Full of It
I think we need to remember that a listserv can do more than keep a conversation focused, that it can act as a backchannel mechanism for blog conversations, a space where educators who are not going to follow all the conversations in the blogs can participate.
I suspect that part of the low adoption rate for blogging among academics is tied to Ton’s explication of the traditional model of information overload (referenced in my previous post). They feel they don’t have the energy to graze blog conversations. They prefer a focused, task-oriented, approach. Blogging became a great outlet for me because I am not good at task-oriented thinking (witness the fact that I’m blogging when I should be working right now). I wander a lot, and am generally full of it (I leave the ambiguous pronoun reference at the mercy of your imagination).
Writing for a listserv, I always get the feeling that I am taking up people’s precious time. Writing on my blog, I really don’t care about that at all. If the signal-to-noise ratio is too skewed for them, a reader can always just skim or ignore what I’m saying. Or, better still, just not visit. I control this space. Listservs resist that sort of control—though there all always booming voices that step up to attempt control of them. I think its because people differ over the amount of control they desire, different venues attract different people. It’s not just topic focus, but control that is at issue. An unmoderated listserv is subject to all sorts of slings and arrows that a blog is not.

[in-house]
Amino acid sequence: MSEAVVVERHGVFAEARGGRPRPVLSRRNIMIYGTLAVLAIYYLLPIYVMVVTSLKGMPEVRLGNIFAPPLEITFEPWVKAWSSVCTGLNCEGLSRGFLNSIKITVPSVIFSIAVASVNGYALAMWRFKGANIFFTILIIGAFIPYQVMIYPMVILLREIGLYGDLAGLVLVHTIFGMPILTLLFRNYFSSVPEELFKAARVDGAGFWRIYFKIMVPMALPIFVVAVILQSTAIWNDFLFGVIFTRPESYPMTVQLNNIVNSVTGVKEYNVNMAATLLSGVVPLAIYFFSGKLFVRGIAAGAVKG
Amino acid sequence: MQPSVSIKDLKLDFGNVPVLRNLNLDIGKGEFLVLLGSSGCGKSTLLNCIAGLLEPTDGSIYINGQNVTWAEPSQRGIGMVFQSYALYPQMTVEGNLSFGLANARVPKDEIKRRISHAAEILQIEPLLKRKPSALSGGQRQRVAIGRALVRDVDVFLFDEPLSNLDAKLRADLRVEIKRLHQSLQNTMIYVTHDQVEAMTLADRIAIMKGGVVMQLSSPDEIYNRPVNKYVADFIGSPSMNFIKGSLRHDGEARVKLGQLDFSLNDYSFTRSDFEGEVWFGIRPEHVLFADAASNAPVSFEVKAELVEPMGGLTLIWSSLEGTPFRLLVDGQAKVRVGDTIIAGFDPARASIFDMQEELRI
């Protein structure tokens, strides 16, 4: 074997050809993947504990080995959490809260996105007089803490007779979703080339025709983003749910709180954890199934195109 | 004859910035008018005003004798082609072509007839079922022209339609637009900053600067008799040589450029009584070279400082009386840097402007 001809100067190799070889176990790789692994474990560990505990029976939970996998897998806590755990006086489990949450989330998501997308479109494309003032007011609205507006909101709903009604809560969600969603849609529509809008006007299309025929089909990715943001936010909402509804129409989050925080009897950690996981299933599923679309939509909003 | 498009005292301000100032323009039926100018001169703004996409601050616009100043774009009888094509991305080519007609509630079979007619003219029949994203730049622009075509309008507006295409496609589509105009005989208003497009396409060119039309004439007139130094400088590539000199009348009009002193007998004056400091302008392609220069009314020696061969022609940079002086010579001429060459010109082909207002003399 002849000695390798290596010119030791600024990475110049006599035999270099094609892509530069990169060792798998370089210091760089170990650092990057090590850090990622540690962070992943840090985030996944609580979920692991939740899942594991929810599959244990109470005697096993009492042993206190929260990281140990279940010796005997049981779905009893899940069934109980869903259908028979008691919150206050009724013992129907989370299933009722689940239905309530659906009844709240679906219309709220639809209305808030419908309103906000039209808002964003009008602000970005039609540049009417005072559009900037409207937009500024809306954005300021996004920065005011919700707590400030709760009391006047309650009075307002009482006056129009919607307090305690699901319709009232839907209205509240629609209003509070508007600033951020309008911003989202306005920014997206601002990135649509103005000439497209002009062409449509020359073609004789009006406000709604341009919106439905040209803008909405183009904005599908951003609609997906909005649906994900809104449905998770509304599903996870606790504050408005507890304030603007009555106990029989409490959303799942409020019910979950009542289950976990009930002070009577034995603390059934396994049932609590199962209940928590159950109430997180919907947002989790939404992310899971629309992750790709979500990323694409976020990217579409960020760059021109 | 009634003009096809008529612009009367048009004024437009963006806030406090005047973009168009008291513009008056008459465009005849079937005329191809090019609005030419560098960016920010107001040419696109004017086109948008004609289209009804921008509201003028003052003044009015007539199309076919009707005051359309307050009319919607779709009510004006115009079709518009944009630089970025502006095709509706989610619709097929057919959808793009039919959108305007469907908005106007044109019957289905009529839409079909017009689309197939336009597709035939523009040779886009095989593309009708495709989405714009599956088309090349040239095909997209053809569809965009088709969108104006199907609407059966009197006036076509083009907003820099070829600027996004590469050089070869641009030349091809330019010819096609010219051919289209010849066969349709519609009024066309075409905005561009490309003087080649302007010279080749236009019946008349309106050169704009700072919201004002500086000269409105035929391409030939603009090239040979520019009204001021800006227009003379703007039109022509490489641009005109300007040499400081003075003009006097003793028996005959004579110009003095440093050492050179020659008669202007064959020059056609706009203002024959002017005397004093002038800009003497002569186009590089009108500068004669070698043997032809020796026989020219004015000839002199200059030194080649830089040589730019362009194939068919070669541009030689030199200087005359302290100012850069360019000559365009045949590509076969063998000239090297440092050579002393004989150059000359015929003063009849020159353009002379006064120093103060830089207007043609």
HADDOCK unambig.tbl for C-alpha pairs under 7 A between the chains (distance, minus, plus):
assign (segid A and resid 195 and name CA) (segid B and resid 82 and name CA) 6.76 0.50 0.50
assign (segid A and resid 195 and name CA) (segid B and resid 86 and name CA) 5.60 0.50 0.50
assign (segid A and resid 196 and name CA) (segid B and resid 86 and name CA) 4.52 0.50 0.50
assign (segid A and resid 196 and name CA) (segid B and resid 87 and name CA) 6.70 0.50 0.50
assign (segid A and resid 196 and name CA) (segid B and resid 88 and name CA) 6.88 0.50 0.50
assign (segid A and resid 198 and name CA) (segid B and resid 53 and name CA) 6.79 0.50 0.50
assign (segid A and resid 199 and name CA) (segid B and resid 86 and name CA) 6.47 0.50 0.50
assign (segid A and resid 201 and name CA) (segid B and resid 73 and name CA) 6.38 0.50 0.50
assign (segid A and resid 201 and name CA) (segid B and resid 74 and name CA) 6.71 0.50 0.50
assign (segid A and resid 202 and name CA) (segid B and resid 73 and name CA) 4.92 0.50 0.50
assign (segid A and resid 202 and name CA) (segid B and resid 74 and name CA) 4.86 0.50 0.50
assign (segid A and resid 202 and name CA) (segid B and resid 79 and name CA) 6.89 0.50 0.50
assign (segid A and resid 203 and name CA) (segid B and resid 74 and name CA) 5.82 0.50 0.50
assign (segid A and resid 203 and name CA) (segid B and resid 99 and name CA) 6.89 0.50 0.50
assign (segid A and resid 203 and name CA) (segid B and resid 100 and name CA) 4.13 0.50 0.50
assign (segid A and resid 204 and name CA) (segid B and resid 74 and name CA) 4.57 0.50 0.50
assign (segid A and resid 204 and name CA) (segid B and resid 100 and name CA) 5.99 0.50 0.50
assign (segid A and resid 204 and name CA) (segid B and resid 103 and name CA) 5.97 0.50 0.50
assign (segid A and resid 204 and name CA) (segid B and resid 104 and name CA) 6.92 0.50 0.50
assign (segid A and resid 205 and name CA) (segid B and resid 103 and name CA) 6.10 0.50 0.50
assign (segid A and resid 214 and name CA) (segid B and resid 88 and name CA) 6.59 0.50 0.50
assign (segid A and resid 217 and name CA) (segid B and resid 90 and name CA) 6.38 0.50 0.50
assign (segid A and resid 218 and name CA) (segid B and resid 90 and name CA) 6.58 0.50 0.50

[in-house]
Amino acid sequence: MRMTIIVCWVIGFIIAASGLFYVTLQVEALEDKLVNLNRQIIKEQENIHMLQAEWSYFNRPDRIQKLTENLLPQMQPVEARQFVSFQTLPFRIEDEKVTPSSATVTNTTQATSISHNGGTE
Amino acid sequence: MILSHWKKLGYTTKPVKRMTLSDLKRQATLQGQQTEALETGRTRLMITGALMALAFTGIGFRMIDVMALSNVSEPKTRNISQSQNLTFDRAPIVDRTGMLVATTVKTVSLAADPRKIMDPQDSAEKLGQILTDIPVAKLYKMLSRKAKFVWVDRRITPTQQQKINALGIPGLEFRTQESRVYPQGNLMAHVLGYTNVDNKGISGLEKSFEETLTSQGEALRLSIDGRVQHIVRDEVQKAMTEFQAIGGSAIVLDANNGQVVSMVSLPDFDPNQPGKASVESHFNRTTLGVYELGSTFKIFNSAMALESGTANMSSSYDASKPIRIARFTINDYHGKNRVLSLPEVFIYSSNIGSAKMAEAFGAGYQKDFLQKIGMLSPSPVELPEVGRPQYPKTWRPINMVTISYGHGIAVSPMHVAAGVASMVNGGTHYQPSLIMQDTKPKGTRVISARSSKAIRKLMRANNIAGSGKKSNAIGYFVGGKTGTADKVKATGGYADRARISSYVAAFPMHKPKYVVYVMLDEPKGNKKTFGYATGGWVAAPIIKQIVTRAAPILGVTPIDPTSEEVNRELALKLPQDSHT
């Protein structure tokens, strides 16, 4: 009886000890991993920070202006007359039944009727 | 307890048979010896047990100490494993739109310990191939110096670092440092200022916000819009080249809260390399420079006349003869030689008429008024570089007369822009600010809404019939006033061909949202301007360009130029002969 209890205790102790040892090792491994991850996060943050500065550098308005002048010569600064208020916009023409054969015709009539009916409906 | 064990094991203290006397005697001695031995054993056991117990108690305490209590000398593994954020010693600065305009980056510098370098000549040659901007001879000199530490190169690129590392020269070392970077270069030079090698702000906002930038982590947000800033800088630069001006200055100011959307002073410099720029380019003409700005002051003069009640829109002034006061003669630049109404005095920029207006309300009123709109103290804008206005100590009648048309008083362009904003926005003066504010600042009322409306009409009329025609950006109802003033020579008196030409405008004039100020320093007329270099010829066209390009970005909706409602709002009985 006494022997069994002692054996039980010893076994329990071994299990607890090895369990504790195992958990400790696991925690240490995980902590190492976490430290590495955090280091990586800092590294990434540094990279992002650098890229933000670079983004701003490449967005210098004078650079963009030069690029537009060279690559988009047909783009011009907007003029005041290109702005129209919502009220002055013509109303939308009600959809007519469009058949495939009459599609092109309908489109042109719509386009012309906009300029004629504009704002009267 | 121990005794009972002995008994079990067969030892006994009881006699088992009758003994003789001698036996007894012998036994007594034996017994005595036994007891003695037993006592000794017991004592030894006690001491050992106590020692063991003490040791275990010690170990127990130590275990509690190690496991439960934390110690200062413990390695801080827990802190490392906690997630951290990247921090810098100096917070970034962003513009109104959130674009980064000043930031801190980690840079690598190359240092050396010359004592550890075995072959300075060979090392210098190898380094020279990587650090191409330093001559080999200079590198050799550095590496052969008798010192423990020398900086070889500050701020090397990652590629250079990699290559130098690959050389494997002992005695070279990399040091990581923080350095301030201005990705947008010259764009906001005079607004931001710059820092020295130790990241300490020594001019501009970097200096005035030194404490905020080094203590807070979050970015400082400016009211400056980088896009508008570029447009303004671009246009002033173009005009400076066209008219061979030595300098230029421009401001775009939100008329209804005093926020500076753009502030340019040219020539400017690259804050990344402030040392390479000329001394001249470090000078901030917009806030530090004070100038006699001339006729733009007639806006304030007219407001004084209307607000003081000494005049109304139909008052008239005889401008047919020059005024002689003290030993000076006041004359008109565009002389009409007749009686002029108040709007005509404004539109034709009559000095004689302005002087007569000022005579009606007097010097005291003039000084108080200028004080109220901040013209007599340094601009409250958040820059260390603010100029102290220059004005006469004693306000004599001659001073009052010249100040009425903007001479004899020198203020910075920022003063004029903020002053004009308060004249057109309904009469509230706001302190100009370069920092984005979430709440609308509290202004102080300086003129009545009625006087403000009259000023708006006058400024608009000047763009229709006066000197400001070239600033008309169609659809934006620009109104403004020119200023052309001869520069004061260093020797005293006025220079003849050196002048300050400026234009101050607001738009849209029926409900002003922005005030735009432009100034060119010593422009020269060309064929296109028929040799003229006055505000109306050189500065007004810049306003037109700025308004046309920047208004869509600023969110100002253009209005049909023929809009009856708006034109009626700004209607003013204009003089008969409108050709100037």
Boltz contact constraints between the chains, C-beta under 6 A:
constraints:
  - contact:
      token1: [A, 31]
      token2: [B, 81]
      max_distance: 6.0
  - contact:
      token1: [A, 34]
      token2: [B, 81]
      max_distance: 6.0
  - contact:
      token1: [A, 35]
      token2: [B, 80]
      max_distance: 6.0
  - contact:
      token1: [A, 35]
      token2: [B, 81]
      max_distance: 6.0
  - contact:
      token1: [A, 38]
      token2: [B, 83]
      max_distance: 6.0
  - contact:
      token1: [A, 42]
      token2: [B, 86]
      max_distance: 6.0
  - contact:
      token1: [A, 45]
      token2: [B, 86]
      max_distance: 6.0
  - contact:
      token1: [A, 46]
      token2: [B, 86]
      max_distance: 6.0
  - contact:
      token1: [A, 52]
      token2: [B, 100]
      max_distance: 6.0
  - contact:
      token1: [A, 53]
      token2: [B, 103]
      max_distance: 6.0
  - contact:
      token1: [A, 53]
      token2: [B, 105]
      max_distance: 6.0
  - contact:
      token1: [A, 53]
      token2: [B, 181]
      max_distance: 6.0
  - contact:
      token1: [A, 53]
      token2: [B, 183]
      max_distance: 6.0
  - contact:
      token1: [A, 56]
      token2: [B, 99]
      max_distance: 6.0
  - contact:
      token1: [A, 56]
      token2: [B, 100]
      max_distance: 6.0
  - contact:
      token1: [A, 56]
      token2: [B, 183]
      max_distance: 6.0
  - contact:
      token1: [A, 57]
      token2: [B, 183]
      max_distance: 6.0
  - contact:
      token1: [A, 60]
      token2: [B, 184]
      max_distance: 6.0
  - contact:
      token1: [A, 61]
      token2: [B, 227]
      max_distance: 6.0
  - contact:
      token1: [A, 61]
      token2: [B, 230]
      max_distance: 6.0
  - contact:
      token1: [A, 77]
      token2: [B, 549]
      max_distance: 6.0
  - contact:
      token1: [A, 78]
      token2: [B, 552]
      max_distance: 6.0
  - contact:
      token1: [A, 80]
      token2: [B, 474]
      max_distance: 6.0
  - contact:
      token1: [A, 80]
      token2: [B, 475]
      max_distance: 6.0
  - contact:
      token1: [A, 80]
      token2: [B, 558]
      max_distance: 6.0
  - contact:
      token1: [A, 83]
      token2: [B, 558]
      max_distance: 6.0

Charlie’s point regarding the “intimidation factor” of blogs is also well cast. But, as most literature-geeks would realize, the same thing is true of any form of discourse. A poet can’t immediately know all poetry, or a novelist all novels. I suspect that because blogging is perhaps more of a medium than a genre, people are more reluctant to just dive in and swim both ways, as literature people are wont to do. Unlike television or radio though, there is no convenient way to just drop in and surf the channels of blog discourse. Using “popularity” as a measure of what is significant would give a novice a really skewed perspective on just what blogging is—making them all the more intimidated.
I have never visited the sites of most “A list” bloggers. I just write in my own space (somewhat excessively by some accounts) and visit those friends, and friends of friends, that catch my attention at that moment. I seldom feel that overloaded by what everyone else has to say—merely by what I’d like to say—because like I said, I’m generally full of it.